It’s been more than 10 years since I left my full-time job with a prestigious publishing company to work for myself. Since then, I’ve been working as a freelance editor and writer, and have worked hard to build up my contacts and a small steady clientele with the occasional ad-hoc clients.
Things are going great (fingers crossed) but of course, there have been a few ups and downs, trials and tribulations along the way – especially when I first started out as a rookie freelancer.
Which all serves as life lessons for me. You never stop learning, and when you work for yourself, you find out that you are constantly learning about yourself, about others, and about life.
So here are a few things I picked up along the way which you can also apply to your everyday job, freelance or not!
#1 I have to be super disciplined and have mad organising skills
Working for yourself requires A LOT of discipline. Right now, I am writing this article past midnight because I’ve set myself to complete several things for the day (thankfully, this is the last thing on my to do!).
Imagine if I weren’t disciplined and decided to laze on the couch instead of working. My to-dos will become longer each day and before I know it, it becomes unmanageable and I’ll have a lot of unhappy clients asking me “Where is my stuff?”
Plus, I’ve become super efficient with organising my work. When you have different clients with different deadlines and expectations, you really have to sit down and think of how you are going to complete each and every task on time while producing quality work. Even if it means staying up past midnight to write when all you want to do is hit the sack.
#2 Different clients, different personalities
When I was gainfully employed, I only had to deal with a few personalities, like my colleagues, my boss and maybe one or two clients. The sales team handled most of the clients so in a way, I was in a nice comfortable bubble.
But working for myself meant having to do it all – client servicing, networking, pitching, making contacts. There would be no other departments to handle it; I was the other departments.
I deal with different personalities on a daily basis. Some clients are forgiving and understanding; some not quite. I have to put on different hats to deal with each different personality, treating them the way they want to be treated. Some clients love it when you do the small talk; some would rather you go straight to the point. Needless to say, my PR skills have vastly improved since working for myself!
Which is something you can do at work too – adapting to the person you are dealing with, whether it is a boss, a colleague or a client, to be more relatable and to be able to handle their quirks, whatever that may be so that the working relationship goes smoothly and to everyone’s advantage.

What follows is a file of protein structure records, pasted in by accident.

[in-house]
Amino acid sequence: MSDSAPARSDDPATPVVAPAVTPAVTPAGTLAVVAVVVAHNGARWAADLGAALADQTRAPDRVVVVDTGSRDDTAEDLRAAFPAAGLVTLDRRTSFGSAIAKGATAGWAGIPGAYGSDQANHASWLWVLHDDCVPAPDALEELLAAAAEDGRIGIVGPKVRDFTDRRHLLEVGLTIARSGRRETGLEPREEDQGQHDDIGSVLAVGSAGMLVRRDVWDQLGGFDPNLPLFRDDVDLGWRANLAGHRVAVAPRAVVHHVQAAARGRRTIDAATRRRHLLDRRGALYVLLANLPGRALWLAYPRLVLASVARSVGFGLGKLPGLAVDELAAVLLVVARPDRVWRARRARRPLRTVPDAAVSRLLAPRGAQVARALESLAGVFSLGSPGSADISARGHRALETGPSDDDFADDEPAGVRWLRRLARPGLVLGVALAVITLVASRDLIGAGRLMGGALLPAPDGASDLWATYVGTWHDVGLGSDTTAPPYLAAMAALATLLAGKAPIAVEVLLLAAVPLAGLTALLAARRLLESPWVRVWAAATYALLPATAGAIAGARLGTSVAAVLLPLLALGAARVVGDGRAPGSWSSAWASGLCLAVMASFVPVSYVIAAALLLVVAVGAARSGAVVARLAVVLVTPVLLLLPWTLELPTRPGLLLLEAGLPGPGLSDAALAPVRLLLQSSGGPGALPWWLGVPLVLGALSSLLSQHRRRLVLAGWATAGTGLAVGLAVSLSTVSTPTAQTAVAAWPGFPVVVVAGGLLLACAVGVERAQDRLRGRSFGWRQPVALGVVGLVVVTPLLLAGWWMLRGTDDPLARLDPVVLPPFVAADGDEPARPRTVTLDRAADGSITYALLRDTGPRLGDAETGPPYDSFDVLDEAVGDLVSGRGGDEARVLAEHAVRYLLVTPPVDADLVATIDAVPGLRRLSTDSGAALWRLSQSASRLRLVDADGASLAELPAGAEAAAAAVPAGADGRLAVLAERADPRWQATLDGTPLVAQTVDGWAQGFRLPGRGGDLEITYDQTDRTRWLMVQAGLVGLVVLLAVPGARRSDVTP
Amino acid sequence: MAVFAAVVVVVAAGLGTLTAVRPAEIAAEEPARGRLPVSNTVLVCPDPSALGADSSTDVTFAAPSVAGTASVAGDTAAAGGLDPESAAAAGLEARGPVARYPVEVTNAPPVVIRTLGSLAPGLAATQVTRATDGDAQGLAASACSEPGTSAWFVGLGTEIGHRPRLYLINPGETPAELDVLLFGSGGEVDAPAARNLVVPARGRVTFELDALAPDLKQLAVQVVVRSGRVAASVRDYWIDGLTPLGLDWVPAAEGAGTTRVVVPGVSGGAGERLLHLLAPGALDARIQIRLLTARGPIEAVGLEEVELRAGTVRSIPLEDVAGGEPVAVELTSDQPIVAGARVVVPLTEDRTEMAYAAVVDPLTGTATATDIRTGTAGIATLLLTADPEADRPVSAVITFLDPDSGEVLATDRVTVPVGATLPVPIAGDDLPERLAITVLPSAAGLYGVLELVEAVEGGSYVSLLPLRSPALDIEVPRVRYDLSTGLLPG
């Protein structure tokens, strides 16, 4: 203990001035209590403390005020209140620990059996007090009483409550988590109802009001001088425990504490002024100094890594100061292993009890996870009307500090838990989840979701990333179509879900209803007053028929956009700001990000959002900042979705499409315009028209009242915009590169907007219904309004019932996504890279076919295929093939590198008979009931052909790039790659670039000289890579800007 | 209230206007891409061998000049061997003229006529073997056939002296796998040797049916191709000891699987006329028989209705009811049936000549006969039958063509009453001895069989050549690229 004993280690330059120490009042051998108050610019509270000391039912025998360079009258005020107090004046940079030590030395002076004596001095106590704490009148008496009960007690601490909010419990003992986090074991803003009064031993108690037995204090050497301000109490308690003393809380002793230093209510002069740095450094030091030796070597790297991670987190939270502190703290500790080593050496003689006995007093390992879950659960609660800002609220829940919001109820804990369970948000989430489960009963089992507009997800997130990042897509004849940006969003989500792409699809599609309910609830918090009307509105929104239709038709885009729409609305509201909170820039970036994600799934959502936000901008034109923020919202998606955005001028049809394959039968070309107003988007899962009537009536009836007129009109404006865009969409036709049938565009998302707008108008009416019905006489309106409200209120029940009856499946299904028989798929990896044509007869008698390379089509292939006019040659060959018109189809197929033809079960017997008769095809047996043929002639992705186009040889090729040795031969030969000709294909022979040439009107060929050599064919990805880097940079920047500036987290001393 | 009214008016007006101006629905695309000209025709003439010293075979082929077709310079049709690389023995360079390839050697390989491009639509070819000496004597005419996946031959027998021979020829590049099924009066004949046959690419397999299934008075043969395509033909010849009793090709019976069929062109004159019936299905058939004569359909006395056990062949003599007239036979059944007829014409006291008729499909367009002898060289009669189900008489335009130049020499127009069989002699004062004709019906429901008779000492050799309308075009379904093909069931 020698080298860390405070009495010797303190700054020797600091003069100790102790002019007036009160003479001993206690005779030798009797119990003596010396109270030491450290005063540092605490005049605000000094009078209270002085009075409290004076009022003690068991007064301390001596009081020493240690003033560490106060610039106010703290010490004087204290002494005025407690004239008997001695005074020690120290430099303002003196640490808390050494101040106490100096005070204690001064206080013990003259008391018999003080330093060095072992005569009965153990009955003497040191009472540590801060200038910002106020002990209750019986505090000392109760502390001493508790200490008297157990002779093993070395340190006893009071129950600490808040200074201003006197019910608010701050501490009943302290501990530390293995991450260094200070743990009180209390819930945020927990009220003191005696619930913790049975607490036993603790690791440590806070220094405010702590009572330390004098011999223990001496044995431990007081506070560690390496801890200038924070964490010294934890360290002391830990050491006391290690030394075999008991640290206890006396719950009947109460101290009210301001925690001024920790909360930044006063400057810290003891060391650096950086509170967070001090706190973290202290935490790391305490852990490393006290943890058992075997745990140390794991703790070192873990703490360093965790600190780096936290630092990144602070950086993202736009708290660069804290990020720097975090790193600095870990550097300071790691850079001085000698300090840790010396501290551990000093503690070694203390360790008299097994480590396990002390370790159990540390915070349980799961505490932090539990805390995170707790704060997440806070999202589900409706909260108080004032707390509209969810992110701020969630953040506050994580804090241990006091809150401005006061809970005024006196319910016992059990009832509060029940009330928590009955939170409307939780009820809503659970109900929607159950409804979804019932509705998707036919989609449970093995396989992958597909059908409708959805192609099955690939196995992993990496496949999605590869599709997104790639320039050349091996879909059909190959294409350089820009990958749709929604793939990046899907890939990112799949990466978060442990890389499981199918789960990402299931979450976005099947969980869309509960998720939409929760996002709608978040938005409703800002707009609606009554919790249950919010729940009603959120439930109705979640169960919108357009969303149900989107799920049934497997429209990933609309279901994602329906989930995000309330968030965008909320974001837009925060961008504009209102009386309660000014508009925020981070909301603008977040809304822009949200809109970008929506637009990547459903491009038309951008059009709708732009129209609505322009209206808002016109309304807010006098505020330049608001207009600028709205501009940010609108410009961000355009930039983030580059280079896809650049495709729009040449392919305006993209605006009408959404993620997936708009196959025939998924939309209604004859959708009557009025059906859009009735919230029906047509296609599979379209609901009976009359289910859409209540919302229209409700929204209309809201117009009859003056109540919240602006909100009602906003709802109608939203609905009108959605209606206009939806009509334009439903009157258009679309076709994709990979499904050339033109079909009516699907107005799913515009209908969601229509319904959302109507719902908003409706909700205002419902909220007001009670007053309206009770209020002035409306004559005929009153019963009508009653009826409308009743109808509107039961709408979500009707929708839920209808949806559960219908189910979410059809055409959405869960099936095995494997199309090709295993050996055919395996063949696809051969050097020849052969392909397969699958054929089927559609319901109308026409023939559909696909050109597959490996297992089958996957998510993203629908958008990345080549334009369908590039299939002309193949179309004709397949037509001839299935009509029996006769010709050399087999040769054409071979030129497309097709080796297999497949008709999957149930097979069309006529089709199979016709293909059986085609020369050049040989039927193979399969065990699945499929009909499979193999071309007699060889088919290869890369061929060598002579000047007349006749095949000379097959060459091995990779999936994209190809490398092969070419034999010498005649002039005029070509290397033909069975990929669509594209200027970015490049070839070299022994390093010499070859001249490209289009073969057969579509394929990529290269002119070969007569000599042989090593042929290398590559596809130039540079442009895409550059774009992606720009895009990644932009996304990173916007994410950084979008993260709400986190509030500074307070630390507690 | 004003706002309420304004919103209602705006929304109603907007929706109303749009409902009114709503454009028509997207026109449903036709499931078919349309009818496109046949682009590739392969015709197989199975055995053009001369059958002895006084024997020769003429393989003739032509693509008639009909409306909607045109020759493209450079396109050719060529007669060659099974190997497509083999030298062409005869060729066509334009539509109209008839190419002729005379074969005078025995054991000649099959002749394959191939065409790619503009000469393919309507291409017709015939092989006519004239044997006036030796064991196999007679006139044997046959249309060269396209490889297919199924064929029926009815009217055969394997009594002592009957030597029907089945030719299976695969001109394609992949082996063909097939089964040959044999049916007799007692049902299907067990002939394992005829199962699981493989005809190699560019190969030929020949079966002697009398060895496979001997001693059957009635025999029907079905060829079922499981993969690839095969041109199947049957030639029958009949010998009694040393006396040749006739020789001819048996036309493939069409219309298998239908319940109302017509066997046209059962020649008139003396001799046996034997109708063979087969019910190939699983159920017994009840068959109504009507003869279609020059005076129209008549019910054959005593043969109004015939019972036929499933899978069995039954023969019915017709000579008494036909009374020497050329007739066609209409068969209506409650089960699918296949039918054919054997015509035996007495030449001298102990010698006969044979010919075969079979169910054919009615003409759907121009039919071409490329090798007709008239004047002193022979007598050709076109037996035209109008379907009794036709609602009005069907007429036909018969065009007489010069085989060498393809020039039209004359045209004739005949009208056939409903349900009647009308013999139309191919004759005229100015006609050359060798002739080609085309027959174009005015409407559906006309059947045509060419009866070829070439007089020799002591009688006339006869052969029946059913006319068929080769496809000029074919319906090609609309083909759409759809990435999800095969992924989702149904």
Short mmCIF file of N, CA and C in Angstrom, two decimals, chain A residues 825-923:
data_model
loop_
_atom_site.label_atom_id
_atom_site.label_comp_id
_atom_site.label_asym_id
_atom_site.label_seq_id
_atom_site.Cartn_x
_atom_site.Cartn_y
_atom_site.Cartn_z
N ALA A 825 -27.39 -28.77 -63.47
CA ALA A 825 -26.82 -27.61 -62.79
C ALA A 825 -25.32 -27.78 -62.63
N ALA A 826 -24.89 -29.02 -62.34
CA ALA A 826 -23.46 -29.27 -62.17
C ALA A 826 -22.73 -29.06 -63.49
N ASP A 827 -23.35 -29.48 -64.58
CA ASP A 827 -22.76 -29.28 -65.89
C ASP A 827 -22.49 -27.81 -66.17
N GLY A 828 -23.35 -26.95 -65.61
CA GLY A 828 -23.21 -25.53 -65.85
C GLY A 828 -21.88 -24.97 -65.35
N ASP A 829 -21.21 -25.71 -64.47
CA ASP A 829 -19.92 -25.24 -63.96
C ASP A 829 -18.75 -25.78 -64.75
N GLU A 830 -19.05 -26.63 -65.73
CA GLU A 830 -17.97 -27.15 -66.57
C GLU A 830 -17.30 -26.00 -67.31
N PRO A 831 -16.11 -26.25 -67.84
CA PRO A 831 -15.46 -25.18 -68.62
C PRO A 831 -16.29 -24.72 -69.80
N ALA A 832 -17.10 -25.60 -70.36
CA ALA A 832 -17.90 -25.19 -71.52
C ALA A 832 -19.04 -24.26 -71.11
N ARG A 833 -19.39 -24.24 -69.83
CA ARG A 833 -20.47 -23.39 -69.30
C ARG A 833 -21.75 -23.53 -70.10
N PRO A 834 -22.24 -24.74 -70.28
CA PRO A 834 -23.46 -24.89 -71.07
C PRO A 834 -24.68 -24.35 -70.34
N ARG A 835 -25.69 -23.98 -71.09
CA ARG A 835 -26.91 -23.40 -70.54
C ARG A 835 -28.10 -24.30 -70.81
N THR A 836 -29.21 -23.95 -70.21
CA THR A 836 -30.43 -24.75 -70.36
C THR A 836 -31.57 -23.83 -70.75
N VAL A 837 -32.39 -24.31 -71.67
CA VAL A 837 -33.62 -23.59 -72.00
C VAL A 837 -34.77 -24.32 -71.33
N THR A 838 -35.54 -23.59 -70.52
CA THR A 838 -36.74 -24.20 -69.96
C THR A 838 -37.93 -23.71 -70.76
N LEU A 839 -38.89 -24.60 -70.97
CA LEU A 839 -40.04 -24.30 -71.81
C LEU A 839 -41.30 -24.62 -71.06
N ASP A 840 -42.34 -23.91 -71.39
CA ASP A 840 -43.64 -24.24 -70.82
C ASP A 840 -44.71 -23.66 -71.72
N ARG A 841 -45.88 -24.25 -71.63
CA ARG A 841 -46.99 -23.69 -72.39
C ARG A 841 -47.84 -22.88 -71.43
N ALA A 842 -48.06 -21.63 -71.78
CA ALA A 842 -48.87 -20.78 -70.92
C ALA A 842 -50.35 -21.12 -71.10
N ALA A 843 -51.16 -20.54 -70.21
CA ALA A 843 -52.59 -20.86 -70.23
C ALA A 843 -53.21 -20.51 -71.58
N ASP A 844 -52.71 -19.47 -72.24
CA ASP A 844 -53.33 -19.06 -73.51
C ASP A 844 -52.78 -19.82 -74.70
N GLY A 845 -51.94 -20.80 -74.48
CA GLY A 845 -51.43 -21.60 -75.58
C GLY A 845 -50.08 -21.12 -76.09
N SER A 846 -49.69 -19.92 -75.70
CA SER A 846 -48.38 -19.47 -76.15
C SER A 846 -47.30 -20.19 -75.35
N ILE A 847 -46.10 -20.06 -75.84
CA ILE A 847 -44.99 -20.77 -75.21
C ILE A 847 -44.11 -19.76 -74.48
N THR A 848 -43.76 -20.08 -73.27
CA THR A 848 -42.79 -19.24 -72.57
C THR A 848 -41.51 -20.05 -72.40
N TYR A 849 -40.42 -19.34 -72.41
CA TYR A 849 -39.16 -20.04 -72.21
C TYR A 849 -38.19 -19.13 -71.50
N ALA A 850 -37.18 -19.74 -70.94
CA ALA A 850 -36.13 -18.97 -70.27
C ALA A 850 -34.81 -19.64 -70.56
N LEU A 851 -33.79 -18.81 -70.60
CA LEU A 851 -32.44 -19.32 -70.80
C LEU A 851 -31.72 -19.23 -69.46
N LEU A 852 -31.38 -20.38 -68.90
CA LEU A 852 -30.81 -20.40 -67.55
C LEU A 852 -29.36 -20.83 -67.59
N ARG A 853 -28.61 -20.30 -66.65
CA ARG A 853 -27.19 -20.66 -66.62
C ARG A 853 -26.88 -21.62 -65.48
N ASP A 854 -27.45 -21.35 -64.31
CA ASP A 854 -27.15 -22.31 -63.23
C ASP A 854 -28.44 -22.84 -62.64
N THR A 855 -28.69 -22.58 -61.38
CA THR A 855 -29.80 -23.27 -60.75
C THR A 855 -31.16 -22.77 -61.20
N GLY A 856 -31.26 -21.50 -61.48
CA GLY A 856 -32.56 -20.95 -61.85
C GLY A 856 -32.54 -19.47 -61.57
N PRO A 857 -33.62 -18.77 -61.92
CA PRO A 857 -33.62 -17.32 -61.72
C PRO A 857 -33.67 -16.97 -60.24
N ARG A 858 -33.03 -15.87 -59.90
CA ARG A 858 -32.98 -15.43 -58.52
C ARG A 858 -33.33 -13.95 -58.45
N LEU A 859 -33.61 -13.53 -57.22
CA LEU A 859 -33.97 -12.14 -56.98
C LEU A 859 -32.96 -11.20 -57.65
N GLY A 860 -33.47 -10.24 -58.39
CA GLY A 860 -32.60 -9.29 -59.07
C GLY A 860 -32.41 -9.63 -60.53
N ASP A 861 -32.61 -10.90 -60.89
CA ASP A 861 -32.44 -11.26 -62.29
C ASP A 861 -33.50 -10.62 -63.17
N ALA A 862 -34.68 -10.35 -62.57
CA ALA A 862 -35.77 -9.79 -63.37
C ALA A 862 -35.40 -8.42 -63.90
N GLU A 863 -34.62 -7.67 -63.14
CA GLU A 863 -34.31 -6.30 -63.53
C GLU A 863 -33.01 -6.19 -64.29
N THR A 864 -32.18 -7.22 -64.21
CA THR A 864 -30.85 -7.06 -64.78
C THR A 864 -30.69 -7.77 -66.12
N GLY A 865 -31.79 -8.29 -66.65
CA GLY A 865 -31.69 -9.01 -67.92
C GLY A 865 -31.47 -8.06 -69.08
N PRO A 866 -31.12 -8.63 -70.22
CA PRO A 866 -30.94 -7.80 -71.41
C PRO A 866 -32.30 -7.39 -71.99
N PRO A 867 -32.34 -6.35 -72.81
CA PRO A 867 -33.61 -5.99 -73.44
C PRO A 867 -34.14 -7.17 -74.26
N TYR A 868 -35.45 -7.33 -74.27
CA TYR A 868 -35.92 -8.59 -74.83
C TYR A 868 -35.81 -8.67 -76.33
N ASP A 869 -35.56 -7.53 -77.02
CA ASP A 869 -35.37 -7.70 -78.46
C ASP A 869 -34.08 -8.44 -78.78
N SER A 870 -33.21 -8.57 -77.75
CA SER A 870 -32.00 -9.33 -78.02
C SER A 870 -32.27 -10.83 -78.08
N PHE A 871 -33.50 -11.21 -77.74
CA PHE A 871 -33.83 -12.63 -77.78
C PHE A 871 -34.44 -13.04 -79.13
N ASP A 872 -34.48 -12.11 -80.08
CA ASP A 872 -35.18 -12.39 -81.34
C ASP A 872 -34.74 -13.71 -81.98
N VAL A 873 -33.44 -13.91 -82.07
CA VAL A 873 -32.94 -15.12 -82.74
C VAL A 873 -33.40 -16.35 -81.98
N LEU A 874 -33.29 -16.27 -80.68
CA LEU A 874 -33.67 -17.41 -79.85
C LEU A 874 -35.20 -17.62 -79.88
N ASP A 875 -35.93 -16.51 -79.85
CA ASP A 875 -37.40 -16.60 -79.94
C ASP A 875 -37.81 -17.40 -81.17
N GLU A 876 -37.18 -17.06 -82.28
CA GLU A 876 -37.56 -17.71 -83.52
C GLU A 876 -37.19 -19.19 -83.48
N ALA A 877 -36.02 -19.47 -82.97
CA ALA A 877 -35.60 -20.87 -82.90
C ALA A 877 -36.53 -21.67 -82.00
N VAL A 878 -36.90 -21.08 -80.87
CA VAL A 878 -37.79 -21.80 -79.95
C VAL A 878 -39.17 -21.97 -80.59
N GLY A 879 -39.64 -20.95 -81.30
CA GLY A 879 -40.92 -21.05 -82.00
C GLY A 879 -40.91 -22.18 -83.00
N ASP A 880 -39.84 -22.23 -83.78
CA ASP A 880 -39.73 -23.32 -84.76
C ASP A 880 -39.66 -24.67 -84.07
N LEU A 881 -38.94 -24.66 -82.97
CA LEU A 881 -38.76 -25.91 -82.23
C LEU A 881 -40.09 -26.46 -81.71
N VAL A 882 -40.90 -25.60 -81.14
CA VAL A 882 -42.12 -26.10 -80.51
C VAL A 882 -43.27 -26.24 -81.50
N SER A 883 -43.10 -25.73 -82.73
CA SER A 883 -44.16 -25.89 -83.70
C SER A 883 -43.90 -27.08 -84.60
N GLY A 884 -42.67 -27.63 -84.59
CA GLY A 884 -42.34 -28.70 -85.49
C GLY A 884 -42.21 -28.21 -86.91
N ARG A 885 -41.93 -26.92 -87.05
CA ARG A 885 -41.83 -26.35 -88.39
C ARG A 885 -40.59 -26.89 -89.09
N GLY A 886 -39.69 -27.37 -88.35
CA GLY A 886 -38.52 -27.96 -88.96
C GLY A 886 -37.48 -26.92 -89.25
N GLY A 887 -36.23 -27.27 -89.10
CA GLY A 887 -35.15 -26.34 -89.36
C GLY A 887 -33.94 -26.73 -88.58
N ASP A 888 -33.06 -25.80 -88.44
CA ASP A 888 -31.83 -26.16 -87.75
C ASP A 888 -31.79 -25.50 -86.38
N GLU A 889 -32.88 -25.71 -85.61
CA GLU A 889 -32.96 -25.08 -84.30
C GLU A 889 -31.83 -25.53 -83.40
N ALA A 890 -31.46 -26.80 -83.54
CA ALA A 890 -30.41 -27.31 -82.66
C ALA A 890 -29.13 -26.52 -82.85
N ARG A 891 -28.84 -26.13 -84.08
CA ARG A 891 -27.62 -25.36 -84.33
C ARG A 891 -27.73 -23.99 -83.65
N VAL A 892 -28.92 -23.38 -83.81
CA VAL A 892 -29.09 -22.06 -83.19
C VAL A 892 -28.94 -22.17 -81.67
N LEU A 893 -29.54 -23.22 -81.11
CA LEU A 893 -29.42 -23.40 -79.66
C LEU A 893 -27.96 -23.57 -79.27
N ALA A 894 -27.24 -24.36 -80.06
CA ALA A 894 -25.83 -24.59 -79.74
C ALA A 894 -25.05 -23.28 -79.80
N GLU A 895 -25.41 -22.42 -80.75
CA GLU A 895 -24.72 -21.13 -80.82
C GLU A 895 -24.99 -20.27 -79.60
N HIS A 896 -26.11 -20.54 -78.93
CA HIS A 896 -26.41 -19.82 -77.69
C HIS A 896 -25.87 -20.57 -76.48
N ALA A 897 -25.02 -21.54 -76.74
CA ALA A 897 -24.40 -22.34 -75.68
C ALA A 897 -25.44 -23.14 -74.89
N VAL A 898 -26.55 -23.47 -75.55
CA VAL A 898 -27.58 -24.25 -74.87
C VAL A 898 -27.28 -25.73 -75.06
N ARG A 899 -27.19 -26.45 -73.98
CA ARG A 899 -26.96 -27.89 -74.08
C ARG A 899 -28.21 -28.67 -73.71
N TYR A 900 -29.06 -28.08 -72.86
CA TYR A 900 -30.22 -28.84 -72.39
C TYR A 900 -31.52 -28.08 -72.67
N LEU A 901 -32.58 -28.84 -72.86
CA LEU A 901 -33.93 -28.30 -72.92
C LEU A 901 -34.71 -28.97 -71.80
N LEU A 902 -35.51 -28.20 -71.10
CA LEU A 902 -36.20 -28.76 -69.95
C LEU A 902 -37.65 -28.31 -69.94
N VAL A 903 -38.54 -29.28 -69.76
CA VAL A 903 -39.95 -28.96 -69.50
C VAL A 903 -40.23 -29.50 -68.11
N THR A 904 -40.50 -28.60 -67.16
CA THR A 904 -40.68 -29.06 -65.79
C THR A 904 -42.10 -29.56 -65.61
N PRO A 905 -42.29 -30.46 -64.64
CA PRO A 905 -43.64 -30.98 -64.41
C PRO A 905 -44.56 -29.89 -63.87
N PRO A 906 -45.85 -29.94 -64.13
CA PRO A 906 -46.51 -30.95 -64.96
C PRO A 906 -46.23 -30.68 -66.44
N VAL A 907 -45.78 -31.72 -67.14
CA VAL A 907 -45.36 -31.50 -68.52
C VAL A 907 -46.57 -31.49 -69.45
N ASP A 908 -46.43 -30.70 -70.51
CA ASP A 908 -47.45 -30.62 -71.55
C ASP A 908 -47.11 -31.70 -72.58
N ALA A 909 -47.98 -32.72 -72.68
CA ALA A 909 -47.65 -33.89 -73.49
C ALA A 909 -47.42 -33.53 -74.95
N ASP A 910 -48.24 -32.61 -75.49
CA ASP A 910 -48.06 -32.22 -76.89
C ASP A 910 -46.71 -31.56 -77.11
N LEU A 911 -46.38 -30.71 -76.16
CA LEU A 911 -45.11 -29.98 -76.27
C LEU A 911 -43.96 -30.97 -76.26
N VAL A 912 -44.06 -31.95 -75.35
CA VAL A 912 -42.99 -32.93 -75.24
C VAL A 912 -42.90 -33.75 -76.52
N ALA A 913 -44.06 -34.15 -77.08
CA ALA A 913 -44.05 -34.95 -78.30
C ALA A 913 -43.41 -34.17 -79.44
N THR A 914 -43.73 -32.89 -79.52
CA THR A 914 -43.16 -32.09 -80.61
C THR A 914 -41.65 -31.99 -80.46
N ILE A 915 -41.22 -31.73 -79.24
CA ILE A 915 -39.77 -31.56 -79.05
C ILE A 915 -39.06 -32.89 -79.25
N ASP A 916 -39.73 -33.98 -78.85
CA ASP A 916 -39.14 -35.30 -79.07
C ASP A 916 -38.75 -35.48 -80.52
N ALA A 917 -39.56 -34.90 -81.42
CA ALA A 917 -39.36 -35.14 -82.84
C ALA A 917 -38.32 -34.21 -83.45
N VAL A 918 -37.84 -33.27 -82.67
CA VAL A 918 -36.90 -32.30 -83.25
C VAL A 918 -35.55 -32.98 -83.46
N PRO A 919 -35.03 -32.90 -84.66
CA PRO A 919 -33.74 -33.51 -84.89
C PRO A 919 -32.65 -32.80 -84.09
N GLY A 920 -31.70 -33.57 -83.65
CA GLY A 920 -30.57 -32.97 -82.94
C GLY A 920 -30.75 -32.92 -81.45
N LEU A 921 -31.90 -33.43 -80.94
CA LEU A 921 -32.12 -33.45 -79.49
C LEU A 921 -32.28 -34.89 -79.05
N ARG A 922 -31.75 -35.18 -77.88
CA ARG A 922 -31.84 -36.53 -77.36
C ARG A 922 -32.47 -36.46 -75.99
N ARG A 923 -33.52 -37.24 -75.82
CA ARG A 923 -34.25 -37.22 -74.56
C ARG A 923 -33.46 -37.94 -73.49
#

#3 I learned I have to figure out the logistics
When you work for yourself, there is no comfort zone to fall back to known as benefits, monthly pay cheques, company insurance, EPF. As my own boss, I had to figure these things out for myself and make sure they were all set in place.
I had to track my income and expenses to figure out how much money I was really making. I had to do my own research on the kind of retirement plan I should be contributing to as well as signed up for right insurance in case anything happens. Plus, I had to be a pro at budgeting to make sure I had enough stashed away for the slower months so I could still make my monthly commitment. Essentially, I had to look out for myself to make sure I was covered!
#4 I have to learn when to stop and be more selective
There was a time when I was working non-stop – from the minute I woke up and up till late at night. I remember taking a break and going for a manicure; I fell asleep right on the chair even before the manicurist started!
It was a wake-up call for me; I was tired and worn out. This is something that frequently happens to people who own their own business; they don’t know when to stop, especially when financial worries are the top of your mind. You don’t want to be caught with zero in your bank and so you work, work, work.
I decided it was time to do something about it by being more selective about whom I worked with and the kind of work I did. There are some clients who took up a lot of my time but not pay me the kind of the money I should be making or took forever to pay. Then there are jobs that are so mundane I wasn’t really learning anything from them.
I listened to my gut and turned away opportunities that weren’t the right fit. There’s no point trying to do something I didn’t have knowledge for and I’m glad that I did this because it meant opening up my time to do projects that I actually enjoyed – and paid well!
In conclusion, these lessons have been my guiding light in my freelance career. There are a few more lessons that I picked up along the way too... and no doubt there will be more. I hope these lessons will serve as an encouragement to you who are thinking about starting your own thing... or applying it to your everyday job now. Remember, every day is a learning opportunity to find out more about yourself so seize the day!
Photo by Essentialiving on Unsplash